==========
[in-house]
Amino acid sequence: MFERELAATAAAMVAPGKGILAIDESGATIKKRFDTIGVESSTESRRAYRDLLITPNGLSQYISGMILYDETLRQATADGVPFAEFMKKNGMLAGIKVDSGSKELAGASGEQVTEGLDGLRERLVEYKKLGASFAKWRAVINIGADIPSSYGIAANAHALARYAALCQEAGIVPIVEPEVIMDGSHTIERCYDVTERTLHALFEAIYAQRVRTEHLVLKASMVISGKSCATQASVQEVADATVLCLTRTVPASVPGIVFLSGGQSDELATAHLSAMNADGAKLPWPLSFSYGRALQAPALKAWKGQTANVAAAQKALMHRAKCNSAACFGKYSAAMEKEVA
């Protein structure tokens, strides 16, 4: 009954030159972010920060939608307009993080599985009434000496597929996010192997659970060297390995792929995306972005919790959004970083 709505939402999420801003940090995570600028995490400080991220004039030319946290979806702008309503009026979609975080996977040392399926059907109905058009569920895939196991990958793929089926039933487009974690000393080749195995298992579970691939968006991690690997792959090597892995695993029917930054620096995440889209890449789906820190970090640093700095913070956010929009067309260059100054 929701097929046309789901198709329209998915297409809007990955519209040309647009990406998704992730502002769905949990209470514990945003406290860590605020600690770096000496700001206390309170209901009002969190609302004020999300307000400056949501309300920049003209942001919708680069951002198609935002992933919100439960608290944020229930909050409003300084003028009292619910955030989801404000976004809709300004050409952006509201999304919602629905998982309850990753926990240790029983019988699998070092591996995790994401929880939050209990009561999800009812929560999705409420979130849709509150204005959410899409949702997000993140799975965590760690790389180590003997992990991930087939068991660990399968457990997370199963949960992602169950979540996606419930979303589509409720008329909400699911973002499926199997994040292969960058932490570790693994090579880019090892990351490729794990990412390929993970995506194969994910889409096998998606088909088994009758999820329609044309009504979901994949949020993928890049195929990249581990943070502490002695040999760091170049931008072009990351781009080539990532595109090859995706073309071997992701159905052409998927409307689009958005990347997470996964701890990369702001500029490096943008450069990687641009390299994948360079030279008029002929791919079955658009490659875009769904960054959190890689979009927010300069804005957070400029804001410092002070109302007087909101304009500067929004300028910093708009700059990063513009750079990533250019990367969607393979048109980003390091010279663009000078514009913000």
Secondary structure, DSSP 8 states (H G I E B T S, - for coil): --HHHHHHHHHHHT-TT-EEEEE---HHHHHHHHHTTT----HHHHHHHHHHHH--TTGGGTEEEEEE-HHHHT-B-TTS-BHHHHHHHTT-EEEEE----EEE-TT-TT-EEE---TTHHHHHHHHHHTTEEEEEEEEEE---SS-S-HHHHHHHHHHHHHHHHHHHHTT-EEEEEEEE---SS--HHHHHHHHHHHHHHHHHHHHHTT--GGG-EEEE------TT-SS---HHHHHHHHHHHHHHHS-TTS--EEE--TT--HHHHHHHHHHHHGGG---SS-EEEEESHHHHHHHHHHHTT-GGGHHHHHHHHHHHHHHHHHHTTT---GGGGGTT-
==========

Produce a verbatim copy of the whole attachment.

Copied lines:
[in-house]
Amino acid sequence: MFERELAATAAAMVAPGKGILAIDESGATIKKRFDTIGVESSTESRRAYRDLLITPNGLSQYISGMILYDETLRQATADGVPFAEFMKKNGMLAGIKVDSGSKELAGASGEQVTEGLDGLRERLVEYKKLGASFAKWRAVINIGADIPSSYGIAANAHALARYAALCQEAGIVPIVEPEVIMDGSHTIERCYDVTERTLHALFEAIYAQRVRTEHLVLKASMVISGKSCATQASVQEVADATVLCLTRTVPASVPGIVFLSGGQSDELATAHLSAMNADGAKLPWPLSFSYGRALQAPALKAWKGQTANVAAAQKALMHRAKCNSAACFGKYSAAMEKEVA
């Protein structure tokens, strides 16, 4: 009954030159972010920060939608307009993080599985009434000496597929996010192997659970060297390995792929995306972005919790959004970083 709505939402999420801003940090995570600028995490400080991220004039030319946290979806702008309503009026979609975080996977040392399926059907109905058009569920895939196991990958793929089926039933487009974690000393080749195995298992579970691939968006991690690997792959090597892995695993029917930054620096995440889209890449789906820190970090640093700095913070956010929009067309260059100054 929701097929046309789901198709329209998915297409809007990955519209040309647009990406998704992730502002769905949990209470514990945003406290860590605020600690770096000496700001206390309170209901009002969190609302004020999300307000400056949501309300920049003209942001919708680069951002198609935002992933919100439960608290944020229930909050409003300084003028009292619910955030989801404000976004809709300004050409952006509201999304919602629905998982309850990753926990240790029983019988699998070092591996995790994401929880939050209990009561999800009812929560999705409420979130849709509150204005959410899409949702997000993140799975965590760690790389180590003997992990991930087939068991660990399968457990997370199963949960992602169950979540996606419930979303589509409720008329909400699911973002499926199997994040292969960058932490570790693994090579880019090892990351490729794990990412390929993970995506194969994910889409096998998606088909088994009758999820329609044309009504979901994949949020993928890049195929990249581990943070502490002695040999760091170049931008072009990351781009080539990532595109090859995706073309071997992701159905052409998927409307689009958005990347997470996964701890990369702001500029490096943008450069990687641009390299994948360079030279008029002929791919079955658009490659875009769904960054959190890689979009927010300069804005957070400029804001410092002070109302007087909101304009500067929004300028910093708009700059990063513009750079990533250019990367969607393979048109980003390091010279663009000078514009913000």
Secondary structure, DSSP 8 states (H G I E B T S, - for coil): --HHHHHHHHHHHT-TT-EEEEE---HHHHHHHHHTTT----HHHHHHHHHHHH--TTGGGTEEEEEE-HHHHT-B-TTS-BHHHHHHHTT-EEEEE----EEE-TT-TT-EEE---TTHHHHHHHHHHTTEEEEEEEEEE---SS-S-HHHHHHHHHHHHHHHHHHHHTT-EEEEEEEE---SS--HHHHHHHHHHHHHHHHHHHHHTT--GGG-EEEE------TT-SS---HHHHHHHHHHHHHHHS-TTS--EEE--TT--HHHHHHHHHHHHGGG---SS-EEEEESHHHHHHHHHHHTT-GGGHHHHHHHHHHHHHHHHHHTTT---GGGGGTT-